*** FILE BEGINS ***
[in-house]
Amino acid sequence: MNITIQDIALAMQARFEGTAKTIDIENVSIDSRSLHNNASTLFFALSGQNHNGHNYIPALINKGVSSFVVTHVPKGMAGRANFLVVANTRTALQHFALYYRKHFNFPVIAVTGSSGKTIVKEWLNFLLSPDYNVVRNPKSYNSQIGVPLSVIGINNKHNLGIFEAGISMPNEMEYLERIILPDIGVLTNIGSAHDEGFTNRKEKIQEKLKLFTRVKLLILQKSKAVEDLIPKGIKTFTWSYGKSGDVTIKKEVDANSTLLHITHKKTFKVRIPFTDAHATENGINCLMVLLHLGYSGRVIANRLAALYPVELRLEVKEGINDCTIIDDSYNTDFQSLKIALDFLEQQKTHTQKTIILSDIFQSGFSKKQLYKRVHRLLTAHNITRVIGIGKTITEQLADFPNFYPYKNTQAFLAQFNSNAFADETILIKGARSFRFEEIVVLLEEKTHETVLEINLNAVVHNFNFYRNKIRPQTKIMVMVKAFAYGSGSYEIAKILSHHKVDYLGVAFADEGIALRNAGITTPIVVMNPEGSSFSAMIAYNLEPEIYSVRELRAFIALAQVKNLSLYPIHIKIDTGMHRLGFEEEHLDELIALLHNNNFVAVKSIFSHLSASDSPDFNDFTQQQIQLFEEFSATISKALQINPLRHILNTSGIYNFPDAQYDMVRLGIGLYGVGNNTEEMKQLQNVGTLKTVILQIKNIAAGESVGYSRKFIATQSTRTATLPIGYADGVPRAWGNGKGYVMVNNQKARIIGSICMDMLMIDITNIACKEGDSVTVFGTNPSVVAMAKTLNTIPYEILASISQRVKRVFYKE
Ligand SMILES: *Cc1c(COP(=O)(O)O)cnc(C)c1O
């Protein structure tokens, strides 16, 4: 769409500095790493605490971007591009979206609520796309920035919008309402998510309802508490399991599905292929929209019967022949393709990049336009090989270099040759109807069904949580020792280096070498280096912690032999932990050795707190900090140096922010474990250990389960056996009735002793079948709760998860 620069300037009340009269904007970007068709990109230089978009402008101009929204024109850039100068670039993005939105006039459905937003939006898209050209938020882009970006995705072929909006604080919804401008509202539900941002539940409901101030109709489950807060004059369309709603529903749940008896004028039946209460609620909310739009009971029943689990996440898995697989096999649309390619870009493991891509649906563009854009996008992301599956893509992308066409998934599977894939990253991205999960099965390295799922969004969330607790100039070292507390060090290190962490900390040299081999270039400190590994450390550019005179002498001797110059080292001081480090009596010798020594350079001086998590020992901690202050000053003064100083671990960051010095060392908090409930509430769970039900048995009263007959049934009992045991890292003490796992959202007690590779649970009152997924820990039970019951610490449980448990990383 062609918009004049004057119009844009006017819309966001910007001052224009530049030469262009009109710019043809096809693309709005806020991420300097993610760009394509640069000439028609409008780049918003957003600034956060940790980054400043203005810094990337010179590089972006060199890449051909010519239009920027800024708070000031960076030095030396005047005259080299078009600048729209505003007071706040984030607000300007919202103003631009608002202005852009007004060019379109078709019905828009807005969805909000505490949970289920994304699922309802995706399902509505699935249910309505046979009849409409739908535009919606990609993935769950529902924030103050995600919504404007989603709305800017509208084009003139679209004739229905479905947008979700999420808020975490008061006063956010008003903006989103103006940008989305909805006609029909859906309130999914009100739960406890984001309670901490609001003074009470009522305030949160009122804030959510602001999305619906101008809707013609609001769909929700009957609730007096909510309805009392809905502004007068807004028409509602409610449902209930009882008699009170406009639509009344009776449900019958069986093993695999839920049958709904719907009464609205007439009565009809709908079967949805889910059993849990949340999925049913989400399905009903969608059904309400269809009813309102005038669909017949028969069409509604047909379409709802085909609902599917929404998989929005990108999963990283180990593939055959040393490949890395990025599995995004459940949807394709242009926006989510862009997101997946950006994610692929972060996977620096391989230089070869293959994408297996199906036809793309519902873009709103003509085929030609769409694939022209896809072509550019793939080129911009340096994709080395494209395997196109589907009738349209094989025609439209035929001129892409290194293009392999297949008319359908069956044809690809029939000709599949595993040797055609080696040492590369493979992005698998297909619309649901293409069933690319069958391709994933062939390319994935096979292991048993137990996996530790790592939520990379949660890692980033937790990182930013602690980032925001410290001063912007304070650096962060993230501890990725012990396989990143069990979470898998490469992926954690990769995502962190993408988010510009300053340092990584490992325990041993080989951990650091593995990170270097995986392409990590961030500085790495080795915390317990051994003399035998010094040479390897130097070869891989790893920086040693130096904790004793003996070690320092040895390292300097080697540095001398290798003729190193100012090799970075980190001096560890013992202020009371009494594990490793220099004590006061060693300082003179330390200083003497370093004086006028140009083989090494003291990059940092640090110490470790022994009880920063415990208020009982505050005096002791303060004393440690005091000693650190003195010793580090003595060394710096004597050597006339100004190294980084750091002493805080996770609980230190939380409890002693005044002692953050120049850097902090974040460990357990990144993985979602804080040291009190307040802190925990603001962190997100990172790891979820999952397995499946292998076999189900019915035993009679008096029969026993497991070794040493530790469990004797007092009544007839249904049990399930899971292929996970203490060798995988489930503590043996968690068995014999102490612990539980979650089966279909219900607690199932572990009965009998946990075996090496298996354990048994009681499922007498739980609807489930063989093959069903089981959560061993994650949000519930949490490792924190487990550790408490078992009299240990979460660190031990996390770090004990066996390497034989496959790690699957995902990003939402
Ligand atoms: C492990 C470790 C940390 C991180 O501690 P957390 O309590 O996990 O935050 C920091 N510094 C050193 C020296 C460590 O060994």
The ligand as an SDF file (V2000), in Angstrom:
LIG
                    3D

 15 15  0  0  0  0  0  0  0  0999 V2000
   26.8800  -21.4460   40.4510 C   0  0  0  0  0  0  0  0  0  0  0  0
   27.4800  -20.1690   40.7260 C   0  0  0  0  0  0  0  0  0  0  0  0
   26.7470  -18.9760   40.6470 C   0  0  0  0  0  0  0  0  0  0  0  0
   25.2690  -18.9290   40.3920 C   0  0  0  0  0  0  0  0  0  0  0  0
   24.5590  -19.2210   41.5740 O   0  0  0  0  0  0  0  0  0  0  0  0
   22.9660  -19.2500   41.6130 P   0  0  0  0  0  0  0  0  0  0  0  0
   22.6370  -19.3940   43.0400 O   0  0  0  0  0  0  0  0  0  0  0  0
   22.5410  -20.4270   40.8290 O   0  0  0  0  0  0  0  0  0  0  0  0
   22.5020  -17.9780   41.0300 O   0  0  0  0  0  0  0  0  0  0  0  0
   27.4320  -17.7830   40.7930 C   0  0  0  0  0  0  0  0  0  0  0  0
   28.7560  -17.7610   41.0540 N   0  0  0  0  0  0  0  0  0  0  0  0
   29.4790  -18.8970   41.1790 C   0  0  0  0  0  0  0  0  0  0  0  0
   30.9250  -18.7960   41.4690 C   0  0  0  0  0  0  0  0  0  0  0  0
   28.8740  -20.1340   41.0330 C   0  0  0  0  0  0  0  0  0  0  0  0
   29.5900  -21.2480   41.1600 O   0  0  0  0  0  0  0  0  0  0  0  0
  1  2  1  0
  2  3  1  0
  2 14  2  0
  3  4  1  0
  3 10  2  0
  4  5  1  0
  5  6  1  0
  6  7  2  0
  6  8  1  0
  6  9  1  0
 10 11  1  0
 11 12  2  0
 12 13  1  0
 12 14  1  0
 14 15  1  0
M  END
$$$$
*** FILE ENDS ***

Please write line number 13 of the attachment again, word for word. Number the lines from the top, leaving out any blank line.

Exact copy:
   25.2690  -18.9290   40.3920 C   0  0  0  0  0  0  0  0  0  0  0  0